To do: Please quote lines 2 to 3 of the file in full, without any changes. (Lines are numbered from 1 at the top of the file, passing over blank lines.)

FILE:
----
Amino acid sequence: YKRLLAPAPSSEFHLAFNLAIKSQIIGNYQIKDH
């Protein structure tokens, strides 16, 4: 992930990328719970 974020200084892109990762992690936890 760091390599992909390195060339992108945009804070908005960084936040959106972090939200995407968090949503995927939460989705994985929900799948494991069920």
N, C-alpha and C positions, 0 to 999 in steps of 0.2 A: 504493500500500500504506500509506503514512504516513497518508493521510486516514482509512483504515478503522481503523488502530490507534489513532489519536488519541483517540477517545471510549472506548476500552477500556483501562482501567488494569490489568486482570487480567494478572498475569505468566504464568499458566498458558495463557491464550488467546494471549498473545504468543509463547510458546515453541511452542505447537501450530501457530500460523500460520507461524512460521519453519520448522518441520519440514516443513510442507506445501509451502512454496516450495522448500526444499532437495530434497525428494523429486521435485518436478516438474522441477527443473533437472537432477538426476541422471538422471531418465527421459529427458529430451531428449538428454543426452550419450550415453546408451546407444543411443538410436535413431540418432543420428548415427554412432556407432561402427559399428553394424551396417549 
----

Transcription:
């Protein structure tokens, strides 16, 4: 992930990328719970 974020200084892109990762992690936890 760091390599992909390195060339992108945009804070908005960084936040959106972090939200995407968090949503995927939460989705994985929900799948494991069920």
N, C-alpha and C positions, 0 to 999 in steps of 0.2 A: 504493500500500500504506500509506503514512504516513497518508493521510486516514482509512483504515478503522481503523488502530490507534489513532489519536488519541483517540477517545471510549472506548476500552477500556483501562482501567488494569490489568486482570487480567494478572498475569505468566504464568499458566498458558495463557491464550488467546494471549498473545504468543509463547510458546515453541511452542505447537501450530501457530500460523500460520507461524512460521519453519520448522518441520519440514516443513510442507506445501509451502512454496516450495522448500526444499532437495530434497525428494523429486521435485518436478516438474522441477527443473533437472537432477538426476541422471538422471531418465527421459529427458529430451531428449538428454543426452550419450550415453546408451546407444543411443538410436535413431540418432543420428548415427554412432556407432561402427559399428553394424551396417549 